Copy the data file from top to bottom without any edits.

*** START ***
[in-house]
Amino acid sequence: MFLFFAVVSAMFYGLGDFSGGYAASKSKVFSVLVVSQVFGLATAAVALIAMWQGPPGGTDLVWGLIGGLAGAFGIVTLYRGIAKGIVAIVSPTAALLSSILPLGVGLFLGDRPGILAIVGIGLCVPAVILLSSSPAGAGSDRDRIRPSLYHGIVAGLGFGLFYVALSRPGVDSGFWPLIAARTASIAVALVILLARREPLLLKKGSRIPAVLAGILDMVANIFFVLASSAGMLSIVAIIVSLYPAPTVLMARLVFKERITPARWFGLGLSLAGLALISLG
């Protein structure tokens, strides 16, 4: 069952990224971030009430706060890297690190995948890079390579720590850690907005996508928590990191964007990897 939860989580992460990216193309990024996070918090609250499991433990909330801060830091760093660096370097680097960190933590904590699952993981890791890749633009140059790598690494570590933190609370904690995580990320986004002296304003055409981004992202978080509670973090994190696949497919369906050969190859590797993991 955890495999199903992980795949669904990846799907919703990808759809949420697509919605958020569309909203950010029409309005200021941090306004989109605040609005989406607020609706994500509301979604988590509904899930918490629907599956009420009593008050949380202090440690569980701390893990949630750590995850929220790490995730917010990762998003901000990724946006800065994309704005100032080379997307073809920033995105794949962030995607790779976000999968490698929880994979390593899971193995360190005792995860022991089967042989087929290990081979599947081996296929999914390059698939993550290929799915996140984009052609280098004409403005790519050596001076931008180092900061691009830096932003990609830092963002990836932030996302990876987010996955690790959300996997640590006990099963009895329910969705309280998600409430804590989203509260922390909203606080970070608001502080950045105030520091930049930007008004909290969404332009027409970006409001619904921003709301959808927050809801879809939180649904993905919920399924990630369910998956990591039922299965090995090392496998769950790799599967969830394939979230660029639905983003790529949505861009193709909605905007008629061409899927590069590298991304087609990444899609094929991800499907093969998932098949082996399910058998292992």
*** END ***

[in-house]
Amino acid sequence: MFLFFAVVSAMFYGLGDFSGGYAASKSKVFSVLVVSQVFGLATAAVALIAMWQGPPGGTDLVWGLIGGLAGAFGIVTLYRGIAKGIVAIVSPTAALLSSILPLGVGLFLGDRPGILAIVGIGLCVPAVILLSSSPAGAGSDRDRIRPSLYHGIVAGLGFGLFYVALSRPGVDSGFWPLIAARTASIAVALVILLARREPLLLKKGSRIPAVLAGILDMVANIFFVLASSAGMLSIVAIIVSLYPAPTVLMARLVFKERITPARWFGLGLSLAGLALISLG
């Protein structure tokens, strides 16, 4: 069952990224971030009430706060890297690190995948890079390579720590850690907005996508928590990191964007990897 939860989580992460990216193309990024996070918090609250499991433990909330801060830091760093660096370097680097960190933590904590699952993981890791890749633009140059790598690494570590933190609370904690995580990320986004002296304003055409981004992202978080509670973090994190696949497919369906050969190859590797993991 955890495999199903992980795949669904990846799907919703990808759809949420697509919605958020569309909203950010029409309005200021941090306004989109605040609005989406607020609706994500509301979604988590509904899930918490629907599956009420009593008050949380202090440690569980701390893990949630750590995850929220790490995730917010990762998003901000990724946006800065994309704005100032080379997307073809920033995105794949962030995607790779976000999968490698929880994979390593899971193995360190005792995860022991089967042989087929290990081979599947081996296929999914390059698939993550290929799915996140984009052609280098004409403005790519050596001076931008180092900061691009830096932003990609830092963002990836932030996302990876987010996955690790959300996997640590006990099963009895329910969705309280998600409430804590989203509260922390909203606080970070608001502080950045105030520091930049930007008004909290969404332009027409970006409001619904921003709301959808927050809801879809939180649904993905919920399924990630369910998956990591039922299965090995090392496998769950790799599967969830394939979230660029639905983003790529949505861009193709909605905007008629061409899927590069590298991304087609990444899609094929991800499907093969998932098949082996399910058998292992």